--Originally published at Debugging My Mind
The blogging is back once again, this time it will focus on the progress of a book with a very interesting title. The Software Project Survival Guide by Steve McConnell, for now I’ll be focusing on the content in the first two chapters.
Chapter 1 – Getting welcomed to the survival
There’s a common thing I’ve been hearing throughout my software engineering studies and that’s that software development is in crisis, that referring to how so many projects that are started tend to either fail or be challenged (in other words exceding the expected cost and time) which is interesting but not that surprising due to the increasing complexity nature of today’s software needs.
One thing that does stand out is how on one side products are expected to be these perfect, enormous piece of software that can be used with ease and with no errors while projects are expected (hopefully) to just work, to succeed.
To begin with the book gives an analogy of the Marlow pyramid focused on the needs for project developping, how there’s some things we have to fulfill and be addressed before we can even touch anything else.
At first glance the first I thought is “well yeah, this seems like common sense” but it’s surprising how in practice there’s a lot of problems with the base of the pyramid, needs that HAVE to be fulfilled before we can focus on the tip, which adds the quality for the project to stand out, and creating that chance of failure.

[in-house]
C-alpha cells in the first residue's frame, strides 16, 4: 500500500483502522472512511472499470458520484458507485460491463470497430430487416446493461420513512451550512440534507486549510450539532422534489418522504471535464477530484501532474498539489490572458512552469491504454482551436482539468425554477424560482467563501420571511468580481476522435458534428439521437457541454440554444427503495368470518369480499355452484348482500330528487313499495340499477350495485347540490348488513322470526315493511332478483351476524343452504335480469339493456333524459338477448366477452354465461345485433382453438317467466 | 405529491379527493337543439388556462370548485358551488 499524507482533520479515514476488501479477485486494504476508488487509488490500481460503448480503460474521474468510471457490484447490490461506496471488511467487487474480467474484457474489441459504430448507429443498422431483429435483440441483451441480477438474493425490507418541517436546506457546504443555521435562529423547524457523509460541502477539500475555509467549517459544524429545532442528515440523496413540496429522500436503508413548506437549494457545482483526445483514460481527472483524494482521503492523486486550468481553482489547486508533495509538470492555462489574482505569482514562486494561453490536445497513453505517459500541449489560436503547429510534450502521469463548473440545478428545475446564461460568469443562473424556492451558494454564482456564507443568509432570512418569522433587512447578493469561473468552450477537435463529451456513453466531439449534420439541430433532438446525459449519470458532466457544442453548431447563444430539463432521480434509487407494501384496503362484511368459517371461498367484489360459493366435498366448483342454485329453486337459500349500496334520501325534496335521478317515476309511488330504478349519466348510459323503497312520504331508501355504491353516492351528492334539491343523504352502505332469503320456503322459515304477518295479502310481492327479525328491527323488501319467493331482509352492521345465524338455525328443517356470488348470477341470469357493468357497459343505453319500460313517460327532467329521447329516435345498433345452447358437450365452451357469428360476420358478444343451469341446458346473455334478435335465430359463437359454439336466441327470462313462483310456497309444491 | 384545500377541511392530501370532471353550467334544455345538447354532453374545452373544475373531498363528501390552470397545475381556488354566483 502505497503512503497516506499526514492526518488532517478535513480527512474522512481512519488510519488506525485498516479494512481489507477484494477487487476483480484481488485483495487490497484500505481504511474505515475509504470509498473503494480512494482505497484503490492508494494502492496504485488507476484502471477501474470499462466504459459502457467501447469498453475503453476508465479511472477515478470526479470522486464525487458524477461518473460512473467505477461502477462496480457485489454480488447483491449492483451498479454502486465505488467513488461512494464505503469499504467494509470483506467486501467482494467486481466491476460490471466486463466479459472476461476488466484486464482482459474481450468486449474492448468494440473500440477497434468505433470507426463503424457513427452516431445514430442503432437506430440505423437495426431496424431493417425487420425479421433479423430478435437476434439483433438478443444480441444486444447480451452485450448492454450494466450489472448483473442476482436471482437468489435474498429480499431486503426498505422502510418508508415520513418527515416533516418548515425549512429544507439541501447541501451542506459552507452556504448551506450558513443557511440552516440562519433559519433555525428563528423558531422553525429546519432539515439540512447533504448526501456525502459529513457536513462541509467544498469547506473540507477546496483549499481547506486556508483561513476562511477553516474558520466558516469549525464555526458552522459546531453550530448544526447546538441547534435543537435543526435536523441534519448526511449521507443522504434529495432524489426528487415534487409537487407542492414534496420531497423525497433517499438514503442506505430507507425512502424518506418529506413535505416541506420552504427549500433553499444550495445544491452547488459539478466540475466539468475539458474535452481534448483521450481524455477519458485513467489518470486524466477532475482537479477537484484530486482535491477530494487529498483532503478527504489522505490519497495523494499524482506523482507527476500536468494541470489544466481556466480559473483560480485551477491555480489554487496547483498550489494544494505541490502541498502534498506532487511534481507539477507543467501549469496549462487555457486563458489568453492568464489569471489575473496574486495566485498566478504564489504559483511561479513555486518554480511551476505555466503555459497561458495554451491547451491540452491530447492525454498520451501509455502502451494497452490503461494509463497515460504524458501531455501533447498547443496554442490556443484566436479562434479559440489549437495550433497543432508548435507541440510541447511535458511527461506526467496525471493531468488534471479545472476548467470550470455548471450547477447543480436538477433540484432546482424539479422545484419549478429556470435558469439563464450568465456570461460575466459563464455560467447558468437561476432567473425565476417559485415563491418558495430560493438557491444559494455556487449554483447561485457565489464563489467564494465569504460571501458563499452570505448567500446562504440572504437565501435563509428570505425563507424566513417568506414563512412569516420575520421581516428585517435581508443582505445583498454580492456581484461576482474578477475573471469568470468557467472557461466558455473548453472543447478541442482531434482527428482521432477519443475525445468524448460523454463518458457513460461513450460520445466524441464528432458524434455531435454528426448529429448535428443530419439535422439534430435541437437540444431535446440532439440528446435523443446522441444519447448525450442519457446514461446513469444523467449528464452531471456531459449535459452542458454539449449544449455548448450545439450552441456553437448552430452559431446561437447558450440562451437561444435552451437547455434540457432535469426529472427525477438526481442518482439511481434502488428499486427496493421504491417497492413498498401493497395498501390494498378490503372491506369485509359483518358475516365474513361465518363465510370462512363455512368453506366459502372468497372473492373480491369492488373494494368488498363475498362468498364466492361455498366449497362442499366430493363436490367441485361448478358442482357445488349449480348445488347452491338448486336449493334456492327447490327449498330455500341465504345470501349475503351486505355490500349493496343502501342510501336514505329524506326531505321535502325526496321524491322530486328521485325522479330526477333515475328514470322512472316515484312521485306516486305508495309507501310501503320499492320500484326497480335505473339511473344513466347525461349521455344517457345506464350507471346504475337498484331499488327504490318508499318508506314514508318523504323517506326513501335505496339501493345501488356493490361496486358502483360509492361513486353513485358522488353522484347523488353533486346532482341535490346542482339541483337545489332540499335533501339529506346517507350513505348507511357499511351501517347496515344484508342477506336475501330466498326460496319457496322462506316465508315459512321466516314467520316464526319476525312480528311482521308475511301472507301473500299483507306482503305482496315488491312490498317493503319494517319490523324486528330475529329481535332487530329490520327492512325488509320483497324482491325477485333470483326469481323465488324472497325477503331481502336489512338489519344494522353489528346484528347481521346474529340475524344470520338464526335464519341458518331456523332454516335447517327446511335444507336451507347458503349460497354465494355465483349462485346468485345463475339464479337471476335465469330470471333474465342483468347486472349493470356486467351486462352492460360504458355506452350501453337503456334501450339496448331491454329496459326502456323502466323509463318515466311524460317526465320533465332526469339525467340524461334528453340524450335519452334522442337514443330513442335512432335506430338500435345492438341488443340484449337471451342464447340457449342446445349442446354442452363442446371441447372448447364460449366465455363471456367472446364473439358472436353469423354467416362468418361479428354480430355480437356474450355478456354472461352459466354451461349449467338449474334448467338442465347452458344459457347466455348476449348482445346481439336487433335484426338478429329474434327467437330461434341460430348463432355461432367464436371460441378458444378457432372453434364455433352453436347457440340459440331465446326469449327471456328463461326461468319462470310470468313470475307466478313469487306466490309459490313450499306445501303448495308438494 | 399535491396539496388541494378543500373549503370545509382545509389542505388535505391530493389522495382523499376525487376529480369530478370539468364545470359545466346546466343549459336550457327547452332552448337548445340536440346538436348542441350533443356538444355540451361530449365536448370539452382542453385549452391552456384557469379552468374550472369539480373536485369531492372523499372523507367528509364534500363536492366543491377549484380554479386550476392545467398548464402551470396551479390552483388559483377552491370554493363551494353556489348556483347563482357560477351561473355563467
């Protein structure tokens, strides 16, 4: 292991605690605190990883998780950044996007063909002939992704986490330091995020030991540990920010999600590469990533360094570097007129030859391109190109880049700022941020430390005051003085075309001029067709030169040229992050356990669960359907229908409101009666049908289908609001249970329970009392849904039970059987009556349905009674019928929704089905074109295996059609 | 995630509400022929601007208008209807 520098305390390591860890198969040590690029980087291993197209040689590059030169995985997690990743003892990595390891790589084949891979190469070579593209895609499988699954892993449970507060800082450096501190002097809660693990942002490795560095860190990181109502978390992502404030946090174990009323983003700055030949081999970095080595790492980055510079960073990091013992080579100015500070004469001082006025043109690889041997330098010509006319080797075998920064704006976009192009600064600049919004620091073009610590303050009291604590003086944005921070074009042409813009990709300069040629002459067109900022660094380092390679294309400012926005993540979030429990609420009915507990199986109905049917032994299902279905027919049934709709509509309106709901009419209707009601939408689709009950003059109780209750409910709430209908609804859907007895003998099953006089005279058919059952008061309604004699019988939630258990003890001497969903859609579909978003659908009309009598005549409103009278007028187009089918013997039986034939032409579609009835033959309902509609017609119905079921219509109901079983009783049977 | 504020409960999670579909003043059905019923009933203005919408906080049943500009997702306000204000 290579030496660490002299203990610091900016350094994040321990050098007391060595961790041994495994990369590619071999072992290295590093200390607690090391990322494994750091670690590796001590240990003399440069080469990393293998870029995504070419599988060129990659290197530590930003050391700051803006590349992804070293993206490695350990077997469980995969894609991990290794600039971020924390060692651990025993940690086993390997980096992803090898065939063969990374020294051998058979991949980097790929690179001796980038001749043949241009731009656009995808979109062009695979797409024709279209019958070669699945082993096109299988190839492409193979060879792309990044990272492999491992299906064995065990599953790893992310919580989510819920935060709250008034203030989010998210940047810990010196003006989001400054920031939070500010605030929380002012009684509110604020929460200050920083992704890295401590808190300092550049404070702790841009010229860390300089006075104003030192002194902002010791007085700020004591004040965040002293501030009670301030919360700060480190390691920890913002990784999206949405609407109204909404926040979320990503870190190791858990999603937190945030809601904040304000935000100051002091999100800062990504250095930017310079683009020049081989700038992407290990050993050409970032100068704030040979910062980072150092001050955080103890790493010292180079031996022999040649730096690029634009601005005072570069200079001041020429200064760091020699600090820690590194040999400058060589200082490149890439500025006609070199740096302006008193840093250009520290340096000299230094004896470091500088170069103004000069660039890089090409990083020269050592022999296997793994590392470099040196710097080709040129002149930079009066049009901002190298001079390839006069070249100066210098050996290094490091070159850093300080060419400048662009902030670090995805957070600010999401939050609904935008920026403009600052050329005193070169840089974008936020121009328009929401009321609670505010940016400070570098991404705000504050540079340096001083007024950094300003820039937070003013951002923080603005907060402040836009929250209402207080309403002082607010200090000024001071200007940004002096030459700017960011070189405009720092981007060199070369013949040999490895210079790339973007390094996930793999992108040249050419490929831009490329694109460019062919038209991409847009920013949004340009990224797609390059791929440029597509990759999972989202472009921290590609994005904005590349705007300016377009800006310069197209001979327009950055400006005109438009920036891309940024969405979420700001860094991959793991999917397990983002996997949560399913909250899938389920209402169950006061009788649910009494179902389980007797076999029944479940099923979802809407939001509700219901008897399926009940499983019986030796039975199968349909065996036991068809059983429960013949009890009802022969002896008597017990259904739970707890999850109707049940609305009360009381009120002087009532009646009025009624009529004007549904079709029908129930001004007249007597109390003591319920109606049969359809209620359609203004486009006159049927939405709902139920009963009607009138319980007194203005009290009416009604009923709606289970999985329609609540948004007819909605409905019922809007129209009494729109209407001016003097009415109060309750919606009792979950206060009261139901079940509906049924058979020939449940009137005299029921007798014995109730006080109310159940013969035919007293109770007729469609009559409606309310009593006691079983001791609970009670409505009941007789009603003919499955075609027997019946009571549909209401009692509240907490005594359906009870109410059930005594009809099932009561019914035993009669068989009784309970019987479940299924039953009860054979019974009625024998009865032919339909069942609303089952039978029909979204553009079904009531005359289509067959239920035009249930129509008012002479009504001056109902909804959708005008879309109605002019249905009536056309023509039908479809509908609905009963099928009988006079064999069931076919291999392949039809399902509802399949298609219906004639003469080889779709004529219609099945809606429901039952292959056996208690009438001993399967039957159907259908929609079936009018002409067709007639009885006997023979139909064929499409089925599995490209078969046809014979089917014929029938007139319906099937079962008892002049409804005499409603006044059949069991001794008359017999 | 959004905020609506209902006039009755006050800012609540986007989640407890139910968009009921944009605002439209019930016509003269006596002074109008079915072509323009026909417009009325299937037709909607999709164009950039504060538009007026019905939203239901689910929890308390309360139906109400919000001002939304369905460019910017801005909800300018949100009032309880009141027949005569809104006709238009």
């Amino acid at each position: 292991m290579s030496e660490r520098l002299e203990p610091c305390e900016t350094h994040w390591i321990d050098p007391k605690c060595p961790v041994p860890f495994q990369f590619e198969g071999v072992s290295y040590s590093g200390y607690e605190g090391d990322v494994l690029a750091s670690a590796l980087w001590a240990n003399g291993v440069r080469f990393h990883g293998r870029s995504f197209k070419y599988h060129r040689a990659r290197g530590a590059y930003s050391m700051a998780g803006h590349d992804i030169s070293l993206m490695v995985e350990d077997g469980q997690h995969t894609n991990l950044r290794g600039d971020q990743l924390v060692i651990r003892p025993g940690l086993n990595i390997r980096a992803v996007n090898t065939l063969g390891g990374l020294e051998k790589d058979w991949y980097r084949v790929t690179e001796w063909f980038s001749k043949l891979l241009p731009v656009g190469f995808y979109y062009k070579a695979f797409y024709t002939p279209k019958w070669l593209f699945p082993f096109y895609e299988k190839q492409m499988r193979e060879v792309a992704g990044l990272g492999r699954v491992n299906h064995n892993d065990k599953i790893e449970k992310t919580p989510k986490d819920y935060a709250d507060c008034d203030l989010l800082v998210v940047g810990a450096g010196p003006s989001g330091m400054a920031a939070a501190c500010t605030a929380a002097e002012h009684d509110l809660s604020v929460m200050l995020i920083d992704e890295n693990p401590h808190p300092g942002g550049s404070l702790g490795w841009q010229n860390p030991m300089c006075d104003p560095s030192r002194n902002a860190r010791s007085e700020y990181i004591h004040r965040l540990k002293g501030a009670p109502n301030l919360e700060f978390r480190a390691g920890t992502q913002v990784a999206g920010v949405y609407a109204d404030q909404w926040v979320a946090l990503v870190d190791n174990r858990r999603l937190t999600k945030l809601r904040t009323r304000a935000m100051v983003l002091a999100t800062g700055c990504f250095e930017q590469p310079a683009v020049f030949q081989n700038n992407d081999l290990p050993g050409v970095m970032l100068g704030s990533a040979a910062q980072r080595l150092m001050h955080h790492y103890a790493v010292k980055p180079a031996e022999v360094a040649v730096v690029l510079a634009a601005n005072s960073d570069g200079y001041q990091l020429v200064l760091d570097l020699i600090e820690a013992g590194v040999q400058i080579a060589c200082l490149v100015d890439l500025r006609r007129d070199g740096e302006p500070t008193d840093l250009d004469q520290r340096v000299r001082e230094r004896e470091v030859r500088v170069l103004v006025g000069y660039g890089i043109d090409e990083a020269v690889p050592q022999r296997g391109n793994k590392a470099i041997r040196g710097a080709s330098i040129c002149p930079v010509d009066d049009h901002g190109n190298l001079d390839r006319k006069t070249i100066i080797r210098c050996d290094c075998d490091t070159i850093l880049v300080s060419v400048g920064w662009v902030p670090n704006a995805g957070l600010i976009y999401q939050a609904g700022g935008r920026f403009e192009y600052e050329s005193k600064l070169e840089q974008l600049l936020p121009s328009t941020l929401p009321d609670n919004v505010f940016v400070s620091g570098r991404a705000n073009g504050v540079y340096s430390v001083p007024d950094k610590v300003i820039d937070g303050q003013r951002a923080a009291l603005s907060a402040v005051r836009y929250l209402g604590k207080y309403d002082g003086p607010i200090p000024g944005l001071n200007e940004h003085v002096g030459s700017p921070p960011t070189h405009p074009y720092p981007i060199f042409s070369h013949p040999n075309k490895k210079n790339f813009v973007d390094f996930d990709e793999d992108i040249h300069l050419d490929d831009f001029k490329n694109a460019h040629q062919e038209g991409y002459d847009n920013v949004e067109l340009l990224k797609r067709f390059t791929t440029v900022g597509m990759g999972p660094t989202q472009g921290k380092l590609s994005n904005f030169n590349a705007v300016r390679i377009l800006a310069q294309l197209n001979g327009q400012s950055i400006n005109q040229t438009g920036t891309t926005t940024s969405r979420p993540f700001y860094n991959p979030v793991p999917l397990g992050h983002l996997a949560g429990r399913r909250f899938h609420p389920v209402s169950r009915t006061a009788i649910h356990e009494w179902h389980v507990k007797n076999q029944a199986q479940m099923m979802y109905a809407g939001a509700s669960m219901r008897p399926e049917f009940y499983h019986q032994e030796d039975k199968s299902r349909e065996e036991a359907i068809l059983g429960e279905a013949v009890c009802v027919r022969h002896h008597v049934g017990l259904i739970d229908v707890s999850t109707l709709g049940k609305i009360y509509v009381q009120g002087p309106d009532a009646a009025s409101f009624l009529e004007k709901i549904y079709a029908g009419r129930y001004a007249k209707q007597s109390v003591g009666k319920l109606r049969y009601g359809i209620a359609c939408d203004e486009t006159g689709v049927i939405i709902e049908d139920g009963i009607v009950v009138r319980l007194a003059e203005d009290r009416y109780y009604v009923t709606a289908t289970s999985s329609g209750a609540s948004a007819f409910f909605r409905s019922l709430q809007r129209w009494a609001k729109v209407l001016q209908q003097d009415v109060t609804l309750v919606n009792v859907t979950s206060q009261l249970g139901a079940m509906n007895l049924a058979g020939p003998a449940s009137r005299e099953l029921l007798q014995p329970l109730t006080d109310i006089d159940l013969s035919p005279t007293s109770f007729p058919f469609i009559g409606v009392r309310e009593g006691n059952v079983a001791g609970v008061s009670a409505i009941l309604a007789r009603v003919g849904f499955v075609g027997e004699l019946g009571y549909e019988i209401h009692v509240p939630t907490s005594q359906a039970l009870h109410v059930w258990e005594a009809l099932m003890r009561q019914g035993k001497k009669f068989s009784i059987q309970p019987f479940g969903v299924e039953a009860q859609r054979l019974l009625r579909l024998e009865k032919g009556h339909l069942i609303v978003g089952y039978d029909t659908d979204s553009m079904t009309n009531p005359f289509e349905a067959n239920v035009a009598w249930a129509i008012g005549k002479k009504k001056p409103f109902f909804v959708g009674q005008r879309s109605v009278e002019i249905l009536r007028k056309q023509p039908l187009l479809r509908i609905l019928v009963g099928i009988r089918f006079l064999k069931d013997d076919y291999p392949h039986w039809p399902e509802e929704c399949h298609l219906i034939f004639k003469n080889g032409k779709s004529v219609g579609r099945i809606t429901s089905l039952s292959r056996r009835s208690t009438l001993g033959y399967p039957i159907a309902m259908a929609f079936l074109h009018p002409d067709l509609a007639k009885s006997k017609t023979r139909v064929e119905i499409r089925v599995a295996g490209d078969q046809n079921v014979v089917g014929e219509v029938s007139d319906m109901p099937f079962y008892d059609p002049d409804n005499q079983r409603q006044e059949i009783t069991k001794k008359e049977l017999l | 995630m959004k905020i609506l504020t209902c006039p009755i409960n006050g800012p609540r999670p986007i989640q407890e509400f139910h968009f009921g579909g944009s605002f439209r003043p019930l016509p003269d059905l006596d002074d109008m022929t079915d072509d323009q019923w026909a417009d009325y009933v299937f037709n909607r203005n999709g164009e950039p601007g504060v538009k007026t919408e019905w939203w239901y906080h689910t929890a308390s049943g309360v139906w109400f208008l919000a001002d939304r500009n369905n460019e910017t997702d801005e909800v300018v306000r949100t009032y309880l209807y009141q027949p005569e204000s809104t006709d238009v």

Another important thing I agree with the book is how both the client and the team project need to have these set of “rights” or “rules” that they have to respect between each other, things as simple as providing requirements and meeting them that aren’t taken in mind given the proper importance and communication can be fleeting or missing, things like this as told by the Chaos theory are the biggest reason of project failure.
Chapter 2 – Putting yourself to the test
The book provides a simple yet hard to pass test for all project works going on or starting out, even dividing all of these questions in different sections of the project like planning, personnel and project control.
This is really useful and something to take at heart. There are a lot of situations already going on in college where teams decide to skip steps, to avoid documentation, avoid planning, ignore project control. Might it be to skip the “boring” part or to just get the work done for the grade, but it creates this really bad practice that goes out to the field once everyone graduates.
Ever since my engineering fundamentals class I’ve been amazed at how much failure exists for things that to me, start to seem like common sense. So many other engineering or professional areas already use planning as stepping stone for a surefire way to start off correctly, why don’t we?